Christian Lopes (Edison) is the old standby. Any time I need to remember what year it is, I look for Lopes, and I remember its 2011. The guy did nothing to hurt himself here. He’s a 4 arm and a 5 glove. He grounded a hard single through the left side and later doubled off someone’s 85-mph fastball.  He’s been broken down more times than Humpty Dumpty at this point, hasn’t he? Seriously, I just want to know if he’s going to sign. You don’t have to tell. Out of my price range.

Desmond Henry (Centennial) can fly, I mean, he can really go. But you can’t steal first base and Henry needs to learn a more consistent hitting approach. Old Angels will remember Gary Pettis – a guy who used to steal 50 bases a year, hit .240, and really annoy Gene Mauch because he refused to hit the ball on the ground. Henry is that player unless he makes adjustments. Henry also needs to work on becoming a better outfielder.

Trevor Gretzky (Oaks Christian) looks like he’s done getting taller. He’s still got lift in his left-handed swing and showed it during BP. I think one of the factors Gretzky has to deal with is that he’s from a small school. I also think that there’s more in here with work and corrections. He’s a serviceable fielder with an adequate arm and he ran his 60 in 6.8, which isn’t bad, and speaks to his long strides. I still see the upside I said I’ve always seen.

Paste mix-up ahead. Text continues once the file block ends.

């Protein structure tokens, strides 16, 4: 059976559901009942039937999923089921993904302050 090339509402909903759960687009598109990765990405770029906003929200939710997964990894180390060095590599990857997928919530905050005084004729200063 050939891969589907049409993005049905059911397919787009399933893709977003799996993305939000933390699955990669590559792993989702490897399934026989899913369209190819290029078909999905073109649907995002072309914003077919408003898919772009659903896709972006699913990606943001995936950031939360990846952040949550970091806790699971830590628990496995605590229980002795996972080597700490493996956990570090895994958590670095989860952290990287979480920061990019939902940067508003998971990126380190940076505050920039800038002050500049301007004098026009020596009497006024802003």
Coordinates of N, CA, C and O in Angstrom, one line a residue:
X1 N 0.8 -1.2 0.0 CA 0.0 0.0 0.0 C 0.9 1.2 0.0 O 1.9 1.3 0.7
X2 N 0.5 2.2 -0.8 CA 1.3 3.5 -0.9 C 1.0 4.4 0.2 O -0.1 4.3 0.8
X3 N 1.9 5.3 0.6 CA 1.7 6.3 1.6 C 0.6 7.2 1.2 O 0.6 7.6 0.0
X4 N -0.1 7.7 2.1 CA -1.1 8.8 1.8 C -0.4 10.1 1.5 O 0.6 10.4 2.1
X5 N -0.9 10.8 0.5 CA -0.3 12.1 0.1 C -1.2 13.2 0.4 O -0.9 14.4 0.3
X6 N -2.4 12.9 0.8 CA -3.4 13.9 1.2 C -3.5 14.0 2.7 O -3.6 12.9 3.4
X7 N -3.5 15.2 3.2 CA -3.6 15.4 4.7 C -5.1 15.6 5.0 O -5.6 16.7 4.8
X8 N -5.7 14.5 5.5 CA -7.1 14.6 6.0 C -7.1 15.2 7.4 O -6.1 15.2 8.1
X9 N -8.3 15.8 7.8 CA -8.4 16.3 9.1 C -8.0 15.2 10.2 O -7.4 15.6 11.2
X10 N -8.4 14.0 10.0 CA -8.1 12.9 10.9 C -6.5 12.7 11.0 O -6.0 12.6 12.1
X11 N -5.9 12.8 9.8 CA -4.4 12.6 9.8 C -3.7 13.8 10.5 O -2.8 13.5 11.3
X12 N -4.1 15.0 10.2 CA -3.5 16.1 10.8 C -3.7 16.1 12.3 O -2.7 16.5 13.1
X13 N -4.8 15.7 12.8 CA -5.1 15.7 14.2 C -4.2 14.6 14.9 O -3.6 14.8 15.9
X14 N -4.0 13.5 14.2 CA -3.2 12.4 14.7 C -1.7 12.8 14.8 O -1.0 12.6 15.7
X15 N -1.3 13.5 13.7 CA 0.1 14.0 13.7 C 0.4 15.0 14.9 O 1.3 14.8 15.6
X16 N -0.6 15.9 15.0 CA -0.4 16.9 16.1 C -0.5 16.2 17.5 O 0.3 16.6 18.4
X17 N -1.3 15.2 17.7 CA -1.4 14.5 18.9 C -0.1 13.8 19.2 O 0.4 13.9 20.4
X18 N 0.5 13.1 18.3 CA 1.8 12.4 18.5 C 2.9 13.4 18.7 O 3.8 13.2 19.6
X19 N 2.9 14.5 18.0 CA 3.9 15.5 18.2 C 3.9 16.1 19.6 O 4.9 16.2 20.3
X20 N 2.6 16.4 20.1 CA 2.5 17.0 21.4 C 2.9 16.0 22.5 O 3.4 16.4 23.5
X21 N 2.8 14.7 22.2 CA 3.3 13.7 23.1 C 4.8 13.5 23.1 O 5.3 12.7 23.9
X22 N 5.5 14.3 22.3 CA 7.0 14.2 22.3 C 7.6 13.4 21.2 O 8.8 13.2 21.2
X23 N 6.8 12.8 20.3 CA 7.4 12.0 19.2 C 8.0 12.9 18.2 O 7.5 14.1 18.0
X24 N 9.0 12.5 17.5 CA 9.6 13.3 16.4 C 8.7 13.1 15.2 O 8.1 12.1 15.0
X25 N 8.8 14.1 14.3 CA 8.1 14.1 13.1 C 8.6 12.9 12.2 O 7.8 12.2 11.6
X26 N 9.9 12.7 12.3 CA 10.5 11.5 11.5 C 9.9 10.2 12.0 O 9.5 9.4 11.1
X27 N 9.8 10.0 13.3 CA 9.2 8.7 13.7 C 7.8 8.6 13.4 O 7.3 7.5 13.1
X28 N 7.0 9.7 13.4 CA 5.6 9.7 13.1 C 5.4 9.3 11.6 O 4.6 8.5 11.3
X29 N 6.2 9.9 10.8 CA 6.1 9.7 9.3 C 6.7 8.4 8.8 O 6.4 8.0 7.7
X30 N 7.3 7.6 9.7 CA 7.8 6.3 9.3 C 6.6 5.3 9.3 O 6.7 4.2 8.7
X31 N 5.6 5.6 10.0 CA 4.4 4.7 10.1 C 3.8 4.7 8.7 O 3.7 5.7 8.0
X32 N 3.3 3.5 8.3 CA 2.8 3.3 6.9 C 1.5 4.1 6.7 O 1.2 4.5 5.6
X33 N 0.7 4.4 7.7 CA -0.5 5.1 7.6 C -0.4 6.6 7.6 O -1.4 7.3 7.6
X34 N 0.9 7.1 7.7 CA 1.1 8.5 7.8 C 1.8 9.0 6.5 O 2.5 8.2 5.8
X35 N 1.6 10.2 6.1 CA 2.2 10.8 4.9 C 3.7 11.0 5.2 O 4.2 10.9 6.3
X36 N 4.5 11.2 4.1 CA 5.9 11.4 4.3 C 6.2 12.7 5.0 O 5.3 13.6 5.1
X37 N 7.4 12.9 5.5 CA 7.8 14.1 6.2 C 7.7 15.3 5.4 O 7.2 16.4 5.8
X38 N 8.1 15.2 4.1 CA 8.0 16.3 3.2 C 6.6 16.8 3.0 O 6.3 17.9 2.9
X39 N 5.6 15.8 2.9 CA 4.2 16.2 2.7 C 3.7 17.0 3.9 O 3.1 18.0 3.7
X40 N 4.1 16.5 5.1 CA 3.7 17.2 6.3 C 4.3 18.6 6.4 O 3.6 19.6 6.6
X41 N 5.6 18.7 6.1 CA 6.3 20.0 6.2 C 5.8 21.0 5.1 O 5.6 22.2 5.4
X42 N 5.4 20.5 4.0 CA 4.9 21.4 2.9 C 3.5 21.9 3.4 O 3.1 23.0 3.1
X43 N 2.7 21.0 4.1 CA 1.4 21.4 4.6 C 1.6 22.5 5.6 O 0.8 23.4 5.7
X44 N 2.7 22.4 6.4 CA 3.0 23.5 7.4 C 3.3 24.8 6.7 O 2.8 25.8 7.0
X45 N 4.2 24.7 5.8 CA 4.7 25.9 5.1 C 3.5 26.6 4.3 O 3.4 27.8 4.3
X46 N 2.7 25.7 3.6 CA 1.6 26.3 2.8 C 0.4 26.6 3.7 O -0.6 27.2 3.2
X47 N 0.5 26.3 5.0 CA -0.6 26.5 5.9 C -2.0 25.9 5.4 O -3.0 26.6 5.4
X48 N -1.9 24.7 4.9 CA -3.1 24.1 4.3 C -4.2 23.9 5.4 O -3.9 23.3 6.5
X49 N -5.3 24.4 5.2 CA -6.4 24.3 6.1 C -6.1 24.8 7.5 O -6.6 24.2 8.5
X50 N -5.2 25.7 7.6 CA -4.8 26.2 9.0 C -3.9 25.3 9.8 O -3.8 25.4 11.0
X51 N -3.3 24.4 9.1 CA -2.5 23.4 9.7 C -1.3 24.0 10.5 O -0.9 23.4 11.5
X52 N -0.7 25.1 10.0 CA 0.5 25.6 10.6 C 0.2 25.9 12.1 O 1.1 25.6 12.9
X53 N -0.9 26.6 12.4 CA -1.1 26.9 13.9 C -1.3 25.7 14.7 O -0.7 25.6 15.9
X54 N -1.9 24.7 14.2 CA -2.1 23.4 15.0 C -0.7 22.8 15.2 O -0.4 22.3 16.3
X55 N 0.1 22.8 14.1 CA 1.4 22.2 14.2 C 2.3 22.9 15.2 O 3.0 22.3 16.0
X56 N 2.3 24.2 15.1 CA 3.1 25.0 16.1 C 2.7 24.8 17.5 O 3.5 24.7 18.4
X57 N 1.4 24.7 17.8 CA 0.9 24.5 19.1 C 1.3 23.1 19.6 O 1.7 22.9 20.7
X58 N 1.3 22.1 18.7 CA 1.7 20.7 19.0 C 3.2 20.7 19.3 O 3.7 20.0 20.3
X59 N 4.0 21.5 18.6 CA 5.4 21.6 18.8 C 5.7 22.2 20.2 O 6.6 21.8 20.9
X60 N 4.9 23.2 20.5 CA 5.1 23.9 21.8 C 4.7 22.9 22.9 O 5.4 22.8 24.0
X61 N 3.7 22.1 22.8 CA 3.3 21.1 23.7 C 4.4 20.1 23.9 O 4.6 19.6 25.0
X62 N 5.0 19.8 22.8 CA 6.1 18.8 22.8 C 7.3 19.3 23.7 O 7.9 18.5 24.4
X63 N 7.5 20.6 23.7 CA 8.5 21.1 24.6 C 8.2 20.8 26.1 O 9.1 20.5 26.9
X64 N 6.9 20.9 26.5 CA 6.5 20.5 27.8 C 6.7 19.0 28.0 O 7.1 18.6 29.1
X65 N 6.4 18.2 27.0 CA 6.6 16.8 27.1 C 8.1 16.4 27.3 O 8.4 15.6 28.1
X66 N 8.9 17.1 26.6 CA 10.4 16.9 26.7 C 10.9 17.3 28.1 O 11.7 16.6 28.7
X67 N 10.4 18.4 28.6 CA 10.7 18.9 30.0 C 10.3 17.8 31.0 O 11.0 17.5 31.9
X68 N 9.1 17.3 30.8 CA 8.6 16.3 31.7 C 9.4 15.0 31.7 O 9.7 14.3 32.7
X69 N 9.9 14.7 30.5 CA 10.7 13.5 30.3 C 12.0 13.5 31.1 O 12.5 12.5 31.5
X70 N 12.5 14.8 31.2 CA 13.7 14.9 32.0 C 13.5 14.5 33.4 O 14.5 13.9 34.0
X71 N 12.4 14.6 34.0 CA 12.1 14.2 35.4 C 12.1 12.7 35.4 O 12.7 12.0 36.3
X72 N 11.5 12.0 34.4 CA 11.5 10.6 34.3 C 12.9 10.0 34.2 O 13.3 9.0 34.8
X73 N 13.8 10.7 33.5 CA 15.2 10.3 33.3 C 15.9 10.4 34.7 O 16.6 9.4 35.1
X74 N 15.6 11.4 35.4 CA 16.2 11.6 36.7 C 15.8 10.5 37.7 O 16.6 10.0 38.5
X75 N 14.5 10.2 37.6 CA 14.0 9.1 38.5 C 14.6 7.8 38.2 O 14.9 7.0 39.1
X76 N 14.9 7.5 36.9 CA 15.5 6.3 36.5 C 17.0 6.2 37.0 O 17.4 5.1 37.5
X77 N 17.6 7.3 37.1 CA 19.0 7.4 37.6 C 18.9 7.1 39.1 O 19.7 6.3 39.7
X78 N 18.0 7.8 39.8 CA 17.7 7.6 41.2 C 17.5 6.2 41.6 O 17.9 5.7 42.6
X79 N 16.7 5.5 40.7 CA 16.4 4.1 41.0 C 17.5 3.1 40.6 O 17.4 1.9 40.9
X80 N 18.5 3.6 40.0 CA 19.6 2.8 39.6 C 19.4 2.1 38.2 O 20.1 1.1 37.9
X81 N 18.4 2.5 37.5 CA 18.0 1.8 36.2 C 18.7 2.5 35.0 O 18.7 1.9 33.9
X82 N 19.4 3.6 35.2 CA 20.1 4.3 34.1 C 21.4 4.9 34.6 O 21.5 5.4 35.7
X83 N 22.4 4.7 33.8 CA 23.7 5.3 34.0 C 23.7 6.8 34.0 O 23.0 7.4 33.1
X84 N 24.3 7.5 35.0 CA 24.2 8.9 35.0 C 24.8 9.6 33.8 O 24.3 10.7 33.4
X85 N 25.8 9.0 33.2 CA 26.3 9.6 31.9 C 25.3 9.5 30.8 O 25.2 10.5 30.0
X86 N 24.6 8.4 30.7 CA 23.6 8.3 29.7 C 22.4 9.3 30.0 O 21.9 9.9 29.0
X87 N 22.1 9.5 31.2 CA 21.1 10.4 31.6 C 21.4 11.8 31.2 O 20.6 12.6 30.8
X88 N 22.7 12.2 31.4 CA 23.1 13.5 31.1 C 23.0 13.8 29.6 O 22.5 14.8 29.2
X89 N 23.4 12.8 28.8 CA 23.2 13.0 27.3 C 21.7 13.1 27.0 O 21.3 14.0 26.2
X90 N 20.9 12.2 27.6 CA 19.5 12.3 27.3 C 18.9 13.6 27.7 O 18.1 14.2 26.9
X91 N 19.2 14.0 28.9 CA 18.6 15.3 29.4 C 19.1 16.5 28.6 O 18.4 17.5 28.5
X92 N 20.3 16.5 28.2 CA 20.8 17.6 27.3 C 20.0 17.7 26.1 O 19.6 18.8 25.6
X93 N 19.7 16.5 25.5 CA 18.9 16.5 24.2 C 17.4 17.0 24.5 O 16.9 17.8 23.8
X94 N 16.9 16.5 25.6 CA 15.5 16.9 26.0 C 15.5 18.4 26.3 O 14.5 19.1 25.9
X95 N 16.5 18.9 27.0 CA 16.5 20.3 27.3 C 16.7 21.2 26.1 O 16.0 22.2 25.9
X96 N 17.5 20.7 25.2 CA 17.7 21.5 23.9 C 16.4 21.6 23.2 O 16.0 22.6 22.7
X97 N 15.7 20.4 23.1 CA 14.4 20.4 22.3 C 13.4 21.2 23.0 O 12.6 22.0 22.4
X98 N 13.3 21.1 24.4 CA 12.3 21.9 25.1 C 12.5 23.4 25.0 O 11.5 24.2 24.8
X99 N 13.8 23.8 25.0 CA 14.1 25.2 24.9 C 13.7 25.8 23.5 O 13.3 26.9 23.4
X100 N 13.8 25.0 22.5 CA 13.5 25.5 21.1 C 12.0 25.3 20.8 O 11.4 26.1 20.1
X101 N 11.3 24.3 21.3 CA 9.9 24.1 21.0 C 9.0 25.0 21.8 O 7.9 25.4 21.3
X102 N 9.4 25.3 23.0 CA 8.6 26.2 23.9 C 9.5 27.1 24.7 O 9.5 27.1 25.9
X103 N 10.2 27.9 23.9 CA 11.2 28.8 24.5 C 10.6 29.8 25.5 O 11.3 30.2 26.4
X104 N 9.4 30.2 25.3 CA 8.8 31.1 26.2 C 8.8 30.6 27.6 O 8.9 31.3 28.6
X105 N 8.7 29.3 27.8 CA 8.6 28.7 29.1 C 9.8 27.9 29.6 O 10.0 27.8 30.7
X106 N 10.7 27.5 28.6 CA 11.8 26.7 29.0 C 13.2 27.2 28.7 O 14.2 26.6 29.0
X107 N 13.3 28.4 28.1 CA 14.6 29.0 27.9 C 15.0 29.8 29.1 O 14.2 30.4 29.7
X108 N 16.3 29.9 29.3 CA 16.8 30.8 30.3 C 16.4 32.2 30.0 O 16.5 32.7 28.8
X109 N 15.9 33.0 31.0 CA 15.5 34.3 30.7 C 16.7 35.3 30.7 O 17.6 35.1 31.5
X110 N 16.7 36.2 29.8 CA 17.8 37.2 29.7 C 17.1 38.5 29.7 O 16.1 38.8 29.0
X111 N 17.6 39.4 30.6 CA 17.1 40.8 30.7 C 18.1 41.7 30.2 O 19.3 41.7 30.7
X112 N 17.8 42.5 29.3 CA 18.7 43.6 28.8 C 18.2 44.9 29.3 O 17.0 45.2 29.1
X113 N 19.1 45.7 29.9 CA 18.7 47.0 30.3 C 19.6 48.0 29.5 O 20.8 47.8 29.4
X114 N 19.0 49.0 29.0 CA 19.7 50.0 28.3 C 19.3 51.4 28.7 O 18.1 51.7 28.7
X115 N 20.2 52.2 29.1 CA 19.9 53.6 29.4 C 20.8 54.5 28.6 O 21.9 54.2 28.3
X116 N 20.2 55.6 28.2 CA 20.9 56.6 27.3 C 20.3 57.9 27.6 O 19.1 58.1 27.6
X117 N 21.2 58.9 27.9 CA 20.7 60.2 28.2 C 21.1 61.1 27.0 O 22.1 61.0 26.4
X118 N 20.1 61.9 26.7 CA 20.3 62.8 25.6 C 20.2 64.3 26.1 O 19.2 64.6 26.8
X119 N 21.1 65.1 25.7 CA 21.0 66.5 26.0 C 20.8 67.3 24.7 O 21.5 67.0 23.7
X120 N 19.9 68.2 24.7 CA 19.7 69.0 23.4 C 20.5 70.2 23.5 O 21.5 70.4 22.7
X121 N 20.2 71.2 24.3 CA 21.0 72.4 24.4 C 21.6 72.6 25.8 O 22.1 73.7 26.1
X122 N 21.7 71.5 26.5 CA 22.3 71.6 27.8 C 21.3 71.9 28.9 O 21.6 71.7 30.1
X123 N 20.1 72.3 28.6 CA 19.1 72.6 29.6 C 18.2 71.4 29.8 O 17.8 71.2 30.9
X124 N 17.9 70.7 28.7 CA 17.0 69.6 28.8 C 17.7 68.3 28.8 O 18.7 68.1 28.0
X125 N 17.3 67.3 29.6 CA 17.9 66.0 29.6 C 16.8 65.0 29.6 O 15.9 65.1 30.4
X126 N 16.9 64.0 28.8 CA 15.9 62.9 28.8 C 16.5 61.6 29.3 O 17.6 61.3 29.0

Dante Flores (Bellflower) ran well, but I think I’ve seen crisper infields and throws from him. Offensively, he might not be as potent as he was at the Area Codes, but he’s still going to be a good college player at the next level.

Bryce Mosier (Valhalla HS) should be a very good college catcher at the next level. He will throw and catch enough and showed some pop during BP. He’s not a physically imposing catcher and won’t be a basher, but he’s going to some value for the next few years.

I’d put catcher David Schuknecht in the same category and note that he has improved as I’ve seen him two or three times over a two-year period.

Other players that right now I would call very solid college freshman baseball players for 2012 include Eric Snyder, Austin Bailey and Kent Mathews. Each of these guys have usually been solid when I’ve seen them, but lack one dominant tool to make their college rides worth more than a pro opportunity at this time, in my opinion.

Taylor Sparks, at first glance, looked taller to me. I could be mistaken. He didn’t really do much here, but the BP was solid and the upside is still evident.  

Kyle Raubinger is a left-handed hitting catcher, which alone may be enough to get him a job out of high school. His throwing was adequate and I’ve seen more consistent BP rounds from him. Still, he’s strongly built and it wouldn’t shock me to see somebody take a flier on him out of Arroyo Grande to see what he may become.

Kenneth Peoples and Tyrone Wiggins are both speedy center field types who were miscast as infielders during pre-game. Thomas Walker has a good build, some lift in his swing, but shows inexperience.

Comments

Leave a Reply

Please note: Comment moderation is currently enabled so there will be a delay between when you post your comment and when it shows up. Patience is a virtue; there is no need to re-submit your comment.